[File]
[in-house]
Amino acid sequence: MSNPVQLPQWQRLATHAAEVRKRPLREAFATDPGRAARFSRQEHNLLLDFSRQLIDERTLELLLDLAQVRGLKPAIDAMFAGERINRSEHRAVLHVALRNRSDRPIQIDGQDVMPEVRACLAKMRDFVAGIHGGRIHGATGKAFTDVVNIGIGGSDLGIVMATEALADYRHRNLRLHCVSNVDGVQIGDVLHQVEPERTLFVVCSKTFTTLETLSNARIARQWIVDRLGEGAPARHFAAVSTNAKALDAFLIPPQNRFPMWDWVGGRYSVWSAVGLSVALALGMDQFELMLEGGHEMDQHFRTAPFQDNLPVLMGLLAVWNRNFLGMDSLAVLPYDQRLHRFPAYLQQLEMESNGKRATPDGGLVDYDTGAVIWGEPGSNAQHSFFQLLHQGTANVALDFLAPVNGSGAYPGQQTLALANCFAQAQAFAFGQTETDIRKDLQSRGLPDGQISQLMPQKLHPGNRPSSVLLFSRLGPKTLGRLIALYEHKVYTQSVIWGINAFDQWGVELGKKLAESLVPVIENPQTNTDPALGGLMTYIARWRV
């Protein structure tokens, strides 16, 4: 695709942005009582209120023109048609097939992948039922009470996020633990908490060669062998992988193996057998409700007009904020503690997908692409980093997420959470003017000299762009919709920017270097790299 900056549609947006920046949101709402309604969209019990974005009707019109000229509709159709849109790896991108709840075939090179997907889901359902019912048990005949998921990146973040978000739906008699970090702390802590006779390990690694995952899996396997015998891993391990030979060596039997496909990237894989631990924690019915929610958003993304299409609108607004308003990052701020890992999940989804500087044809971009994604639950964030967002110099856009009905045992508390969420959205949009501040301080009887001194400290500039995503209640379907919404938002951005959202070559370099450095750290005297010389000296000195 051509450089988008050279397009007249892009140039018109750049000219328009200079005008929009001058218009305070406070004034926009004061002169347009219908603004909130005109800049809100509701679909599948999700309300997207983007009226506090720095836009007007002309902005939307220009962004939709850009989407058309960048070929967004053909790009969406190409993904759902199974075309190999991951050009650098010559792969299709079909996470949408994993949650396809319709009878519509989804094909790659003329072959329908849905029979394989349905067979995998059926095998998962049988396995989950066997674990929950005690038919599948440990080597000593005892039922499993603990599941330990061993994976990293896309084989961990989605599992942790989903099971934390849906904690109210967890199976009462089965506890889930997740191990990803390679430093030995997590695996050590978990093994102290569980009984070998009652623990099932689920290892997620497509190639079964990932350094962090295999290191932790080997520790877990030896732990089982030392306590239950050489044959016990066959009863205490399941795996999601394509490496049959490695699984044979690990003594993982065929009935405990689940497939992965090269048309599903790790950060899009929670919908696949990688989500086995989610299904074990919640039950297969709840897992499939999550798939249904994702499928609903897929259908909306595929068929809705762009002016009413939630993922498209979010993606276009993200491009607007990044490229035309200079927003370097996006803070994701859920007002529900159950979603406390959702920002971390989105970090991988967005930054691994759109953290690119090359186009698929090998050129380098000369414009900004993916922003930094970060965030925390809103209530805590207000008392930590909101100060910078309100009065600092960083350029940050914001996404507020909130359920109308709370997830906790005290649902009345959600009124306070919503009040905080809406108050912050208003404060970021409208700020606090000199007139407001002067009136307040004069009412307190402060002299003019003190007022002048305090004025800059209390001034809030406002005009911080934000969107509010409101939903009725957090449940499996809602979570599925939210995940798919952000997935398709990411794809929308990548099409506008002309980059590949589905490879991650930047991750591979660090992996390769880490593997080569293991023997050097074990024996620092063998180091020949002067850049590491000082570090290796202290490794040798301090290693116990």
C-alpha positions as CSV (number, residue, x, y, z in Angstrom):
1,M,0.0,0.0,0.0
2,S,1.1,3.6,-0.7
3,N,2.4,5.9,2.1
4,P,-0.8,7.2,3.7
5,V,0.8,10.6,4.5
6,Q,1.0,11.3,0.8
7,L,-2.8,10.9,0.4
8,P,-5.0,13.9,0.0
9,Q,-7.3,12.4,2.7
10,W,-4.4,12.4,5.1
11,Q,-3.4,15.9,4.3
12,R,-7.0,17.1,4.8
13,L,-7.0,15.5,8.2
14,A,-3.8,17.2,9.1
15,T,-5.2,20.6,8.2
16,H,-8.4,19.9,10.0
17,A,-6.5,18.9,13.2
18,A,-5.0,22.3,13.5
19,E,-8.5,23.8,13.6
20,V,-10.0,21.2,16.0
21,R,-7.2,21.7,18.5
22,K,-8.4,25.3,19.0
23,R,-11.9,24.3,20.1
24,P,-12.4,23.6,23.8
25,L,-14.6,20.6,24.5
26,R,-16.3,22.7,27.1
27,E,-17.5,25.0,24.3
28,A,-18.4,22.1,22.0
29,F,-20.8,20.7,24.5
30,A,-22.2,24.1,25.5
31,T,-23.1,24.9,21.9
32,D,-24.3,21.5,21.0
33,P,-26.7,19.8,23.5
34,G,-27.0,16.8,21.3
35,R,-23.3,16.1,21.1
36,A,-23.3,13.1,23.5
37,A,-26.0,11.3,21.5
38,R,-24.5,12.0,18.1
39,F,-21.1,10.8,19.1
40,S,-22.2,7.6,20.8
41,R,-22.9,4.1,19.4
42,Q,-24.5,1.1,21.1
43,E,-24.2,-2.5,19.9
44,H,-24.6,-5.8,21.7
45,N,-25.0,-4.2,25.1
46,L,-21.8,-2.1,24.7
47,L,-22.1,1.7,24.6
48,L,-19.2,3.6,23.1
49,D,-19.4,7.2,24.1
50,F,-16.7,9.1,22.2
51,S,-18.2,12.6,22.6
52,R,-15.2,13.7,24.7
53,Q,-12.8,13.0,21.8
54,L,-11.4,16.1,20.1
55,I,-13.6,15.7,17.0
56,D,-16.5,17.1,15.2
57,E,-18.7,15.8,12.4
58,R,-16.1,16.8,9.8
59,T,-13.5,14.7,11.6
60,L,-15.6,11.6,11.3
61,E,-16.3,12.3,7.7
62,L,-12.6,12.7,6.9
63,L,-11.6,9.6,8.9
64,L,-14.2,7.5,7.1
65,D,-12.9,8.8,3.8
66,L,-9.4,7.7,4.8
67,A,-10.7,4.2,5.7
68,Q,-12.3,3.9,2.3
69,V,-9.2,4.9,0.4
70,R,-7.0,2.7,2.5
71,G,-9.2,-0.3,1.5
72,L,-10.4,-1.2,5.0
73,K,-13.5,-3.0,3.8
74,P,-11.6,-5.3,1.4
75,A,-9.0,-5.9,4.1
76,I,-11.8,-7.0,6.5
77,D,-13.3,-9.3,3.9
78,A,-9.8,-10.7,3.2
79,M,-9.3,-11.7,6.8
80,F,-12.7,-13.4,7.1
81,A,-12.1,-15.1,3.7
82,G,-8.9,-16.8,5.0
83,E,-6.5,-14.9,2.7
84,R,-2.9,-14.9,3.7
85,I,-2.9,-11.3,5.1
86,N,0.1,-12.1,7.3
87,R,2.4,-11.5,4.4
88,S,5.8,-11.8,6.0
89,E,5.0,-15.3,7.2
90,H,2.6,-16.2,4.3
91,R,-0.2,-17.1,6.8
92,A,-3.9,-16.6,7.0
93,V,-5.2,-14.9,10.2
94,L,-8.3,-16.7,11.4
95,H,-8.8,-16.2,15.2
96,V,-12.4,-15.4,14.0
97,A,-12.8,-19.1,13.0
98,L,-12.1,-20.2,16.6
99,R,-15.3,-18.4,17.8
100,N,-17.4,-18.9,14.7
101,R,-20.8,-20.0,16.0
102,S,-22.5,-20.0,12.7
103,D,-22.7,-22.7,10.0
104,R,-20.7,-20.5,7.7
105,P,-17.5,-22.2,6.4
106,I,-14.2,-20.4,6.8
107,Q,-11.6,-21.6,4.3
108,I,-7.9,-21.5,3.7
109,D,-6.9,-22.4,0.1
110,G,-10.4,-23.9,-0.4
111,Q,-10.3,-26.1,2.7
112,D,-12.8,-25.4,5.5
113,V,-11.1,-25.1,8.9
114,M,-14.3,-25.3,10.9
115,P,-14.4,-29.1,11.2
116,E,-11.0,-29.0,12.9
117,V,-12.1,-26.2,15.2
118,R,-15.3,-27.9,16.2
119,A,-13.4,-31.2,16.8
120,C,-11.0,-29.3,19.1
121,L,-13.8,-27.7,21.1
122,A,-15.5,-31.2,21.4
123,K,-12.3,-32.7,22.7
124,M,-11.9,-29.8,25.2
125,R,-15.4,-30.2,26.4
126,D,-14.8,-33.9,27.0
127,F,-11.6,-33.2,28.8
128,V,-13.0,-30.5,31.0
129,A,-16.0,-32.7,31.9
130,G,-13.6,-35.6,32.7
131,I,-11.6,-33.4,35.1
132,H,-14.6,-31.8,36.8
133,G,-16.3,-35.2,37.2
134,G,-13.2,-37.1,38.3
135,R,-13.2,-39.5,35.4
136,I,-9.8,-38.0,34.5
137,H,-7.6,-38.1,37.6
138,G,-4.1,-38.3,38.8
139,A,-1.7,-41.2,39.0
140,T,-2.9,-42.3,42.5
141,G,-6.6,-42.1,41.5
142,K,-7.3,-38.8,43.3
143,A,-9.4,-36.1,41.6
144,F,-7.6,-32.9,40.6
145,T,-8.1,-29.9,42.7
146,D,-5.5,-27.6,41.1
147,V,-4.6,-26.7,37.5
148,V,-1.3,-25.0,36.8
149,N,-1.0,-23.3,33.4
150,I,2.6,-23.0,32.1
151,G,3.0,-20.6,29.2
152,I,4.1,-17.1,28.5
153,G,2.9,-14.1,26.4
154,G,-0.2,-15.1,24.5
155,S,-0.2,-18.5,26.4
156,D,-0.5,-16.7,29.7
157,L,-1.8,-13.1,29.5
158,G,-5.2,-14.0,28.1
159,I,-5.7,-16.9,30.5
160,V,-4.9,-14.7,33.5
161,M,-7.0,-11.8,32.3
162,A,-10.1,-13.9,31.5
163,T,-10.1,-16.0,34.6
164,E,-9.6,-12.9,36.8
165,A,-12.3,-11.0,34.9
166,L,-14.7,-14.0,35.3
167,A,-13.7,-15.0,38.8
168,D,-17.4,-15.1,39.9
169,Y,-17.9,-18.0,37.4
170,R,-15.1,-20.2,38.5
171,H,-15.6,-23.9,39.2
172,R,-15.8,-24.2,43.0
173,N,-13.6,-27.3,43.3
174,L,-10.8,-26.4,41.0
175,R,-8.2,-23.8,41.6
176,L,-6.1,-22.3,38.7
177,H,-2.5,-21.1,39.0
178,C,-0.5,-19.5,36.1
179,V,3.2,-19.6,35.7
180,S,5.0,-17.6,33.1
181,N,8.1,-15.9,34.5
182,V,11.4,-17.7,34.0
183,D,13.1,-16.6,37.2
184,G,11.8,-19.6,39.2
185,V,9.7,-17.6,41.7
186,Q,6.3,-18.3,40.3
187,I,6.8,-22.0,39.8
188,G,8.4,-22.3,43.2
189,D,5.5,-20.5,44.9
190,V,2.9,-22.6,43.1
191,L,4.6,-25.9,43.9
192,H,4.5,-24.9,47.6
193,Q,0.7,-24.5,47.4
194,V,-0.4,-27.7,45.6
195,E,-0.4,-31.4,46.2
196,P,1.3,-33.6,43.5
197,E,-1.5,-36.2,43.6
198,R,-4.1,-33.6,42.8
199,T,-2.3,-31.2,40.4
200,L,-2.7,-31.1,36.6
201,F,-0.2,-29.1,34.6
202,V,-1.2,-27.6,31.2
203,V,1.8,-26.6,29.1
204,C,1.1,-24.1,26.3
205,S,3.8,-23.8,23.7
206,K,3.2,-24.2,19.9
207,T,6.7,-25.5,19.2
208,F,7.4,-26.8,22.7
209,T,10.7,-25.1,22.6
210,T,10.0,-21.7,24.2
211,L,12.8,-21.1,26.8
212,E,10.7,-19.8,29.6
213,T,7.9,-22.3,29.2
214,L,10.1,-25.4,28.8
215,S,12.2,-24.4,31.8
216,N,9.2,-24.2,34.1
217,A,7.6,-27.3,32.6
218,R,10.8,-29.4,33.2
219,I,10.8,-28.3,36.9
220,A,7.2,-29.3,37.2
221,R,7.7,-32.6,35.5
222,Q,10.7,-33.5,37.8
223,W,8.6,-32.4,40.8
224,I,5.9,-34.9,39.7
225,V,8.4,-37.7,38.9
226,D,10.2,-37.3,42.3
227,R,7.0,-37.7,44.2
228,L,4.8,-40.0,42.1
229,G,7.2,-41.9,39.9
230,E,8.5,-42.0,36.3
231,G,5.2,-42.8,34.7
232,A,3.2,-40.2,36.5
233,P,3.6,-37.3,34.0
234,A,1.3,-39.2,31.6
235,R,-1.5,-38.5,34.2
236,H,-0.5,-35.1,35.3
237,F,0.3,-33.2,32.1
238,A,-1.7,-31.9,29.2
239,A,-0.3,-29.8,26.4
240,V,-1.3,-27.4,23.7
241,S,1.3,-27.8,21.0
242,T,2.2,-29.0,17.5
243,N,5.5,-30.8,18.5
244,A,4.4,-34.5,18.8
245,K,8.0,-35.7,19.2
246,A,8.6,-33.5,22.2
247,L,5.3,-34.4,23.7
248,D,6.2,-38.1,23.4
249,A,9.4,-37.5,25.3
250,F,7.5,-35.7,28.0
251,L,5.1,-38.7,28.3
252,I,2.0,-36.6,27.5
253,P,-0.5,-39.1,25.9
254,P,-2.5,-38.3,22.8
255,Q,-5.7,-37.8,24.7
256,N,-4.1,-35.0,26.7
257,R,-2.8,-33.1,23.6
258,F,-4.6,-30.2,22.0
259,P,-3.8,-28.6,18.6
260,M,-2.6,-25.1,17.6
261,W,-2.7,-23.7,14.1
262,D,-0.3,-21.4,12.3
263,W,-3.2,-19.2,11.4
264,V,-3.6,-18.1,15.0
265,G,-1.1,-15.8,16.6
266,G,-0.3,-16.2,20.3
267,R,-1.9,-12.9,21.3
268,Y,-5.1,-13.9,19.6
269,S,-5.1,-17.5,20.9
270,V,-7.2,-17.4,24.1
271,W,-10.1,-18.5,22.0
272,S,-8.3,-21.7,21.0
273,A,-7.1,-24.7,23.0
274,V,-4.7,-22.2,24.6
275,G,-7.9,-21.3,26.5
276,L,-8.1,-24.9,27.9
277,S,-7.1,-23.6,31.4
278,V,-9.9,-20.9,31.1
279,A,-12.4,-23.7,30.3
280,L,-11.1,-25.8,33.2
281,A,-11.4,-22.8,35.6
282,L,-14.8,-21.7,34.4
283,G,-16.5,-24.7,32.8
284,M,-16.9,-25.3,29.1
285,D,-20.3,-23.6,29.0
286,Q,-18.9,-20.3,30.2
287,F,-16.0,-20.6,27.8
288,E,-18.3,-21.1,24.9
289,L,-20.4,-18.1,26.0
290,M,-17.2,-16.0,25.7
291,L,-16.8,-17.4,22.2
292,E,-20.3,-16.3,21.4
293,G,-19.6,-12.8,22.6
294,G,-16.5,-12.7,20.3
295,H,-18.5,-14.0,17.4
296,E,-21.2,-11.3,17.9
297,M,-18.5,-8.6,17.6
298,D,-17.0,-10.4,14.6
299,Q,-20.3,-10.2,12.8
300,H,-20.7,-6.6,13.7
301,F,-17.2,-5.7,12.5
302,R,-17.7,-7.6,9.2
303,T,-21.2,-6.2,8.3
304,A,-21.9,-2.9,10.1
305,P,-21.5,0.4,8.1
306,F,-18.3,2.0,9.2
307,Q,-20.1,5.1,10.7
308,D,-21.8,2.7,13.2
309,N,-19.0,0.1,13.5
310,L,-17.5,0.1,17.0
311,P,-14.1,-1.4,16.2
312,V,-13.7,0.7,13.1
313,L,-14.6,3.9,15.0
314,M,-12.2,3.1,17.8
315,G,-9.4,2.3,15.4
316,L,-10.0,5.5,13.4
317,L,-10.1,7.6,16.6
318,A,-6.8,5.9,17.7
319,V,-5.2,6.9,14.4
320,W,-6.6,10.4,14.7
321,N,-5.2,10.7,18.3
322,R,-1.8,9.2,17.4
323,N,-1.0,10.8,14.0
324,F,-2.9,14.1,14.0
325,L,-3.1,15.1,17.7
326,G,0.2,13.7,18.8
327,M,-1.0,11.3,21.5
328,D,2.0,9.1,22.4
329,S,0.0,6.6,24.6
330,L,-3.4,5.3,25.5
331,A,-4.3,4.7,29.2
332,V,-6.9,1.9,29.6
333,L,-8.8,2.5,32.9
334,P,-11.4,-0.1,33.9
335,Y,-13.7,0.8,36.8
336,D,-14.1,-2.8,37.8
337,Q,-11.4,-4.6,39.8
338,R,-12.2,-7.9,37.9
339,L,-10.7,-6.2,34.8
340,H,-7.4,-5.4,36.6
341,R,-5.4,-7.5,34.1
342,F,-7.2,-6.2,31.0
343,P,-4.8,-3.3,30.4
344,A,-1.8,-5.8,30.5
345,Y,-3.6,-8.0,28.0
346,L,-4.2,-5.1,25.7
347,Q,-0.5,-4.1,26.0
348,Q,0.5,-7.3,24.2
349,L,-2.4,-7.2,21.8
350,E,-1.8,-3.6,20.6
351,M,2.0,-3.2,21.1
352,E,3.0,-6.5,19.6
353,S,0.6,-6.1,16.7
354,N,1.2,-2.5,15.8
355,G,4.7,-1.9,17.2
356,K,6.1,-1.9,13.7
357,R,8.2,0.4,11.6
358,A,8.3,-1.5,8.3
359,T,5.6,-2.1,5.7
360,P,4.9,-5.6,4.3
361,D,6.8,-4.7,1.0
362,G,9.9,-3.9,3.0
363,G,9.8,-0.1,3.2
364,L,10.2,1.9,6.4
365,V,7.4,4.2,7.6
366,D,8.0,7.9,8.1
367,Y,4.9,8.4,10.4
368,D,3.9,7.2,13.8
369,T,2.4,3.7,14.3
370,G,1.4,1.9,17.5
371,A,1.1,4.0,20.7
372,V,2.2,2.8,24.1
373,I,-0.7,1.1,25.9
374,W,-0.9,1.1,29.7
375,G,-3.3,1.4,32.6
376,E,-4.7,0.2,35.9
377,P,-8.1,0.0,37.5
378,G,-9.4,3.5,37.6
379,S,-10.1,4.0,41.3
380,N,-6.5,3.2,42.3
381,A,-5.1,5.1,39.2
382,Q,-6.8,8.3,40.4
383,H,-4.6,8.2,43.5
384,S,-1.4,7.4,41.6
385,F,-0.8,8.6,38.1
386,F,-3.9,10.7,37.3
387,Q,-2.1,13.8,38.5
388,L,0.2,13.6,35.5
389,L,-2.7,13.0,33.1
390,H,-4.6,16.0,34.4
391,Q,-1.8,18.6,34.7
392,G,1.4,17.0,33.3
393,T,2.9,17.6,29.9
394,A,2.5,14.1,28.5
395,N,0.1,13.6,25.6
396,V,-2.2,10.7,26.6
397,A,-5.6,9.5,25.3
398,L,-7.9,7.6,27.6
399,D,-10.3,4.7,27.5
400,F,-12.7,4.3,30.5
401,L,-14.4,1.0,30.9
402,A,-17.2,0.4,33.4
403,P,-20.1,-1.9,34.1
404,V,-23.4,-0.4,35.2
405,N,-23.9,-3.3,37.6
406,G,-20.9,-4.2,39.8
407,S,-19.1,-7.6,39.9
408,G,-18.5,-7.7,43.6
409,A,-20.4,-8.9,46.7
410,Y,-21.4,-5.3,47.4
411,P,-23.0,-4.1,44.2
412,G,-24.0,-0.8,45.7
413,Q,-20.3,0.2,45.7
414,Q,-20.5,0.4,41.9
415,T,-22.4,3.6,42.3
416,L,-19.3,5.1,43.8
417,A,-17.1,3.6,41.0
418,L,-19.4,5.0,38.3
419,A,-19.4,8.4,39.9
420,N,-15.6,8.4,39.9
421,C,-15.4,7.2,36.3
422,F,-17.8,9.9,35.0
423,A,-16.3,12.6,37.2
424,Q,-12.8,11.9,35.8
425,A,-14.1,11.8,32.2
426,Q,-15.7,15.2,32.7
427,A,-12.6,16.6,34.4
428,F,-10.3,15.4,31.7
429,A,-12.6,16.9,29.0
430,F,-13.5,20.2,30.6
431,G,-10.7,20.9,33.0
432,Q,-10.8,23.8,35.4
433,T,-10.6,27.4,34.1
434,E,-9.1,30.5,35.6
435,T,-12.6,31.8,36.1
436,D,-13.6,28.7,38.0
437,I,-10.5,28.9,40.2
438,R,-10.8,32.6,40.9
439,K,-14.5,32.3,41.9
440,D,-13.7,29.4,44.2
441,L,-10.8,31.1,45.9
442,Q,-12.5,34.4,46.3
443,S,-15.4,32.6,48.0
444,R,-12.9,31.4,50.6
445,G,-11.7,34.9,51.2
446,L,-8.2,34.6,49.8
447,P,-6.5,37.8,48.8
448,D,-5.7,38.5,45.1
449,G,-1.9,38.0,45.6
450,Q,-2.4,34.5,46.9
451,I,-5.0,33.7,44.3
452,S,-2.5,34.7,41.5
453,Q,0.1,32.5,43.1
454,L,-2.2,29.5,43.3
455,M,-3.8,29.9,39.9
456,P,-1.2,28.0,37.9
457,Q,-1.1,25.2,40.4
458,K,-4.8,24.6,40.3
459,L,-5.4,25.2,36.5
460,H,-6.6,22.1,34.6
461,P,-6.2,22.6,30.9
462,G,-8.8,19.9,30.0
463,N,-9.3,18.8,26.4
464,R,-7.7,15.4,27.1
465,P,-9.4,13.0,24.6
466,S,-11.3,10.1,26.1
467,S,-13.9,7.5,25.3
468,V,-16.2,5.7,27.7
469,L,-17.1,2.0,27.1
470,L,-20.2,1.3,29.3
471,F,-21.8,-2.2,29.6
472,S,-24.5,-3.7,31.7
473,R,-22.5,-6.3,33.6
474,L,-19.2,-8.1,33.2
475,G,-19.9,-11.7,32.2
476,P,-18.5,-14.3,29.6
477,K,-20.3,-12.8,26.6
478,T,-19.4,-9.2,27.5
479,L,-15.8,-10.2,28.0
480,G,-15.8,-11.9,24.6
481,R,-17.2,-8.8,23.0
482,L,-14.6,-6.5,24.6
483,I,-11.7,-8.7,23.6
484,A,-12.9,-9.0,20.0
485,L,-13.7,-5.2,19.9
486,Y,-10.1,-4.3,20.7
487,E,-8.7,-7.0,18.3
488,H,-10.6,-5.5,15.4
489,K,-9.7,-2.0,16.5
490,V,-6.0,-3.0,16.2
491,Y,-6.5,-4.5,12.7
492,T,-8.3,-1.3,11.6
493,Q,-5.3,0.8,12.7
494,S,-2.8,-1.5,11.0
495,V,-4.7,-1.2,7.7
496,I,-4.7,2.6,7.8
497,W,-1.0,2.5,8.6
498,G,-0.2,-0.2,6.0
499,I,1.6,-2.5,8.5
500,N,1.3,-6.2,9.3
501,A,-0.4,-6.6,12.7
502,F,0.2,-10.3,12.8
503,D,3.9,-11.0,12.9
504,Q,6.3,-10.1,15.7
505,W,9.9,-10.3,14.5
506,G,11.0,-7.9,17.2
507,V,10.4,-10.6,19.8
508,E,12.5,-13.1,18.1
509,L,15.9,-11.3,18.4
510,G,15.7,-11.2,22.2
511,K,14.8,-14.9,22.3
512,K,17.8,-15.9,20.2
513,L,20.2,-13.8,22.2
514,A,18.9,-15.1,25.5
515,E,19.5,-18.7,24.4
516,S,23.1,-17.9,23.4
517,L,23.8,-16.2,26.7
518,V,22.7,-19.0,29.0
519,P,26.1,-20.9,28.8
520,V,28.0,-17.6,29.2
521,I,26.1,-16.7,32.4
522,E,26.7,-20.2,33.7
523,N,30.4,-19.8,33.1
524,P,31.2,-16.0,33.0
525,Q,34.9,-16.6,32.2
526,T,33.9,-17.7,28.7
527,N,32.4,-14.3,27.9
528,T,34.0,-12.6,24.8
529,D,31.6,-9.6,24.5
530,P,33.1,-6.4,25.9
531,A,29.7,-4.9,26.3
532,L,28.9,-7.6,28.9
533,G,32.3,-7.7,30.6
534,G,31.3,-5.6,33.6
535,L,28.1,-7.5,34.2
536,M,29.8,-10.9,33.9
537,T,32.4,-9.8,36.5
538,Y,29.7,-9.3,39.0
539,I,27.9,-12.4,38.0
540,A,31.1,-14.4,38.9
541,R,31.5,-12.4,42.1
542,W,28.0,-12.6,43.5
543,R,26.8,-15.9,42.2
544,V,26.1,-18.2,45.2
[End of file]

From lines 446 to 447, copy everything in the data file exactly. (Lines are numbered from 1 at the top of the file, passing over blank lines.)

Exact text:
442,Q,-12.5,34.4,46.3
443,S,-15.4,32.6,48.0